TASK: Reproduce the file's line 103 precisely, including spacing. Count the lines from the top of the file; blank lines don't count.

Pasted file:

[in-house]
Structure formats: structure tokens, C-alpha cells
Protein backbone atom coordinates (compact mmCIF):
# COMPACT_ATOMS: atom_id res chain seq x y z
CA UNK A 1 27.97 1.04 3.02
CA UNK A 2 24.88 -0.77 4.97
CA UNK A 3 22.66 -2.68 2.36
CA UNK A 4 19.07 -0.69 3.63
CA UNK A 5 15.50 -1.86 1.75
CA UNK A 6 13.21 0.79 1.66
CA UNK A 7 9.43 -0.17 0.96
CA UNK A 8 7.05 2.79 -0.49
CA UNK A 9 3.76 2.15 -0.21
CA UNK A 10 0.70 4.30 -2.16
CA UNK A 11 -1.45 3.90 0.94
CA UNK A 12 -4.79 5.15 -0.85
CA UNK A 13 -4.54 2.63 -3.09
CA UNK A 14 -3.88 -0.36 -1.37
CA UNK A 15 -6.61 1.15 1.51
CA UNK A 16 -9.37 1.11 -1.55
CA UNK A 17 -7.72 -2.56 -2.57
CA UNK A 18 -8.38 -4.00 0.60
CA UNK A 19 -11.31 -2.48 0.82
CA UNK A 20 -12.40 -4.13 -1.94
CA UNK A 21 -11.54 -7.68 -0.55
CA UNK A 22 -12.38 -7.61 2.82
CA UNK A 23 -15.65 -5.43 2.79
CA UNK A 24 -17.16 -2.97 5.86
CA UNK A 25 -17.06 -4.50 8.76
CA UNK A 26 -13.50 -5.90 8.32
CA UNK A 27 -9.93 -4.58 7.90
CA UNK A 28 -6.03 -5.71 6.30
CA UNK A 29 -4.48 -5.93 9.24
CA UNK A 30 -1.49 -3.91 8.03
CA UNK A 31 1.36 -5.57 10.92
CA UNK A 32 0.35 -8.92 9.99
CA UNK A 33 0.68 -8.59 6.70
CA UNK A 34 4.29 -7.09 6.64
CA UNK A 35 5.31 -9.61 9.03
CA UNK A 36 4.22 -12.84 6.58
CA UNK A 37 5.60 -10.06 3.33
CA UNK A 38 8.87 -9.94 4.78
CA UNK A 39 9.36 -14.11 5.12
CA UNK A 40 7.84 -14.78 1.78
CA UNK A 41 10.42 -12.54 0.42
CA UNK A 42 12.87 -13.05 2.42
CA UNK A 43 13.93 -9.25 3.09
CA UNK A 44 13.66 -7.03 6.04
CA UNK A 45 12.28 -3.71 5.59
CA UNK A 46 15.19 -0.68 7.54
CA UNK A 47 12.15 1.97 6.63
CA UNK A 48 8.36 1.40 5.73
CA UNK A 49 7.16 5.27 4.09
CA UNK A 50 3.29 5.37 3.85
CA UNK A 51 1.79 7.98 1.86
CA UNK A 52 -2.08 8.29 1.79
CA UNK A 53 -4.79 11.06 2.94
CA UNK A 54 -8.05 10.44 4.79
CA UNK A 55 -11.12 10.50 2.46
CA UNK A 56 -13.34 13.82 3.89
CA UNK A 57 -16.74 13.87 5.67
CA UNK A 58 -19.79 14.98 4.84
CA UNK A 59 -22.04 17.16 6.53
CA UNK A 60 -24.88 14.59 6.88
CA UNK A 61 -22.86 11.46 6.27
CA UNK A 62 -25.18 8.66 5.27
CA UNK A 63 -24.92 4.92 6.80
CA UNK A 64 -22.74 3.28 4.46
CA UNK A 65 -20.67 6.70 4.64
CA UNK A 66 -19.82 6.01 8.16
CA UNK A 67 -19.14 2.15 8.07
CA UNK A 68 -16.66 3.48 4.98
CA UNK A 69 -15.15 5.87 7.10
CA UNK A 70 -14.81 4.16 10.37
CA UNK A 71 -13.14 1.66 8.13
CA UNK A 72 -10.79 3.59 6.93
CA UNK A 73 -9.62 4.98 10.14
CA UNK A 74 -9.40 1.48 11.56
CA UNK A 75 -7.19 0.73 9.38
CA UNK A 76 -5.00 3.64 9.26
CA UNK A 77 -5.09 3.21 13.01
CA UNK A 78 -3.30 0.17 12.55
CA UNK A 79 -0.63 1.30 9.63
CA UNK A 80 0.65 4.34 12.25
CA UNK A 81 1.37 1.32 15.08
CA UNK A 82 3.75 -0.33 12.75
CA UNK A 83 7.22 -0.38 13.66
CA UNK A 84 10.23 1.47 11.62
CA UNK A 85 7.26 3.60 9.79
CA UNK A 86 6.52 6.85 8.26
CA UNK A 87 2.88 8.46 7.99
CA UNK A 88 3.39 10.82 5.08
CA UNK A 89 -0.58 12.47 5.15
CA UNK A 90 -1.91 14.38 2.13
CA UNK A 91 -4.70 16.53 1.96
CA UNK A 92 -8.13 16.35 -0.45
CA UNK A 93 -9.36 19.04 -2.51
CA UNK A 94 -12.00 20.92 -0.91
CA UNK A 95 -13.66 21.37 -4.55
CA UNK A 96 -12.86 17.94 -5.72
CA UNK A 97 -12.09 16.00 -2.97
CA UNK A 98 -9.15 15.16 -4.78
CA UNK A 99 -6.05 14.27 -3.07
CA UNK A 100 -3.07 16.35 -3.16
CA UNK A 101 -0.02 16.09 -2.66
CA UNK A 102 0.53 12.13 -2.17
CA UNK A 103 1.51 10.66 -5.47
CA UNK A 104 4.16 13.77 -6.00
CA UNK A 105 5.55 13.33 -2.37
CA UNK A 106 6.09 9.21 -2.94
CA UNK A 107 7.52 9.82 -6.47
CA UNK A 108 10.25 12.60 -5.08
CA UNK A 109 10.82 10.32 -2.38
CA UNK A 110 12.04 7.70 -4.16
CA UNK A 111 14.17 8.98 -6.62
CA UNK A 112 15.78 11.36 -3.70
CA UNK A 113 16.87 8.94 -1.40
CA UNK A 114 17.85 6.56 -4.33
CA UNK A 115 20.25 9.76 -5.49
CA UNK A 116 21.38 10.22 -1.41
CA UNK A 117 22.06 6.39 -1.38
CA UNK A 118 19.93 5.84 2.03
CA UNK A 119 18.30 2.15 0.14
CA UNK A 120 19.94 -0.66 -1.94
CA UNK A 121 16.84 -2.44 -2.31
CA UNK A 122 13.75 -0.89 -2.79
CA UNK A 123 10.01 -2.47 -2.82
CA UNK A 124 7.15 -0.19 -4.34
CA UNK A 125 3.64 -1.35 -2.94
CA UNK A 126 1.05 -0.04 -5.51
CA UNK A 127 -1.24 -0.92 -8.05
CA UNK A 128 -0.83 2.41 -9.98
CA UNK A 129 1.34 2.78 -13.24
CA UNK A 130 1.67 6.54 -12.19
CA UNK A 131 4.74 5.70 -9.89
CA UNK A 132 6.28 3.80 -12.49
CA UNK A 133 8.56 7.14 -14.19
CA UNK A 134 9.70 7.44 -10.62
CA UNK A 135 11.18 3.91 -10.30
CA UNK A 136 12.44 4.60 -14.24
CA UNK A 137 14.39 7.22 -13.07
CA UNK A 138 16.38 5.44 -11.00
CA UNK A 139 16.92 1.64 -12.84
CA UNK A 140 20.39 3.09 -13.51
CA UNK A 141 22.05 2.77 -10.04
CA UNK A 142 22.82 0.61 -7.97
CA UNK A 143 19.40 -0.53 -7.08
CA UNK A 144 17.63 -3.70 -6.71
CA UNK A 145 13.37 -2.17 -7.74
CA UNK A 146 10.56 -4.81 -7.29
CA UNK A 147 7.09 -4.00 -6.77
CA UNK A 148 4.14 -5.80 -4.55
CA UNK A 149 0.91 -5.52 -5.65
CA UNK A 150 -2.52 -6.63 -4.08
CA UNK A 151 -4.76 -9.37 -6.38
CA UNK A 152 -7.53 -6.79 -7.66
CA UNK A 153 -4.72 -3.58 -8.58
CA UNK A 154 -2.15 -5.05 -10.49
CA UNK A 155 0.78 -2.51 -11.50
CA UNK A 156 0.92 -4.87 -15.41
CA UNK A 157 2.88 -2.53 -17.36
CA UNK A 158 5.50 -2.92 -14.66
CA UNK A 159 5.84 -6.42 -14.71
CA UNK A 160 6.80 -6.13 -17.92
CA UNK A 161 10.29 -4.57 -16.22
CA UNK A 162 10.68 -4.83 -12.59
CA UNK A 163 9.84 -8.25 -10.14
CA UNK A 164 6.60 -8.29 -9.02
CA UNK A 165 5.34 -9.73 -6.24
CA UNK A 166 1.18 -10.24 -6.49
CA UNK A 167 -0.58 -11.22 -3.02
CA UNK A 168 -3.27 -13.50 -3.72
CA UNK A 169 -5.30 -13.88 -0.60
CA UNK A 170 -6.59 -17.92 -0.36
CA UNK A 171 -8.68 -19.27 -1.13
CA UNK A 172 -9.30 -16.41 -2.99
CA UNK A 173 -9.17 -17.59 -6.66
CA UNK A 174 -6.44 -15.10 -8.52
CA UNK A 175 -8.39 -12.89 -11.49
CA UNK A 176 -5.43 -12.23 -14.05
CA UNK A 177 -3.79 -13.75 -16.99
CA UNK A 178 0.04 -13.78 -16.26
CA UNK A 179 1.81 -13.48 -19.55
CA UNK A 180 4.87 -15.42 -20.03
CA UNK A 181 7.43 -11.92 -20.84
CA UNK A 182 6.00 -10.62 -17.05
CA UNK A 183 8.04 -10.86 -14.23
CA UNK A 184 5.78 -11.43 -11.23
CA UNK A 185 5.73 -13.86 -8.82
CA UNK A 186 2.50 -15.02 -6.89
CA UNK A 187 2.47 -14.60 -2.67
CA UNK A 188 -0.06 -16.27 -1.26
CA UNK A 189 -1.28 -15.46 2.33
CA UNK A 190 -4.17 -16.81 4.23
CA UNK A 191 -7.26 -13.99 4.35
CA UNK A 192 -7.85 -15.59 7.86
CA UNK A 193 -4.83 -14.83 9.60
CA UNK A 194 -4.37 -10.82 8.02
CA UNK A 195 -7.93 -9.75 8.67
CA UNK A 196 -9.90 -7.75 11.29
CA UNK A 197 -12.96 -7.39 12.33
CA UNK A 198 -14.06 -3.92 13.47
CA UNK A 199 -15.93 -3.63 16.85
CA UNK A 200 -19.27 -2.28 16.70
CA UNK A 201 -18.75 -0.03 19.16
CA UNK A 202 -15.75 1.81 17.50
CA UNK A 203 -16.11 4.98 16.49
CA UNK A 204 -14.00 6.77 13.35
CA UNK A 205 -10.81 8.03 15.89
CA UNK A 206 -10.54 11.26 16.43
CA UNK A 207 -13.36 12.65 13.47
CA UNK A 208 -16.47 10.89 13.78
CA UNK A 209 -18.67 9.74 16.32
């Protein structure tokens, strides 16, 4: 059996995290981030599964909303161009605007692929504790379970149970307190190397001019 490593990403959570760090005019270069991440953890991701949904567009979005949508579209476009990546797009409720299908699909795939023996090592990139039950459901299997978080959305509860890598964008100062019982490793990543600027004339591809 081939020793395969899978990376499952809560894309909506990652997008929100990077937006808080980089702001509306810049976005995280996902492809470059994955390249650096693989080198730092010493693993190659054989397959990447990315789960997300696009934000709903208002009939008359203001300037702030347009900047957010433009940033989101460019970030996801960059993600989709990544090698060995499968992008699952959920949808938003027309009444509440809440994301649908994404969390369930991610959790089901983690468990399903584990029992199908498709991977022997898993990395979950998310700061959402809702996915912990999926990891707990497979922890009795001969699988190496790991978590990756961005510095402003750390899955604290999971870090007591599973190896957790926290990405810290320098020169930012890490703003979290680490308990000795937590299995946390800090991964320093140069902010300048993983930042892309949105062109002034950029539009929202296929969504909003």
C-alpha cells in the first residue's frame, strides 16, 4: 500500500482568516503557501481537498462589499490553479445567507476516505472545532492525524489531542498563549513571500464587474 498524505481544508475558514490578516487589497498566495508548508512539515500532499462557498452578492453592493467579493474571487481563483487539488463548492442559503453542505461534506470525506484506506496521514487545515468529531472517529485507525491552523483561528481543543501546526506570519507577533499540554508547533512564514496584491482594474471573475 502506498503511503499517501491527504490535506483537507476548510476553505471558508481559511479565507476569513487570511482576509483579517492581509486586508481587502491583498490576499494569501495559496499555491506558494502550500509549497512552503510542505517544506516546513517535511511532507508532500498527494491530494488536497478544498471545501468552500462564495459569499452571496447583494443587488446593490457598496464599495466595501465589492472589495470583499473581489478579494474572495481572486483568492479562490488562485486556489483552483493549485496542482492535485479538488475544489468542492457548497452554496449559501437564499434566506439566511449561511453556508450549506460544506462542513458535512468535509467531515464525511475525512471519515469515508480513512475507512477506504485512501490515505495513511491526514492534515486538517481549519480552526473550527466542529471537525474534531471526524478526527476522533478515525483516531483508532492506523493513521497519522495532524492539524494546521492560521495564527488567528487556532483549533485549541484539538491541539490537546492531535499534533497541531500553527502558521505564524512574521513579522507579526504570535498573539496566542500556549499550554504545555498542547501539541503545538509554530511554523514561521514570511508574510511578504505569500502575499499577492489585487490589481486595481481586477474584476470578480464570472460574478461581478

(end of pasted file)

CA UNK A 99 -6.05 14.27 -3.07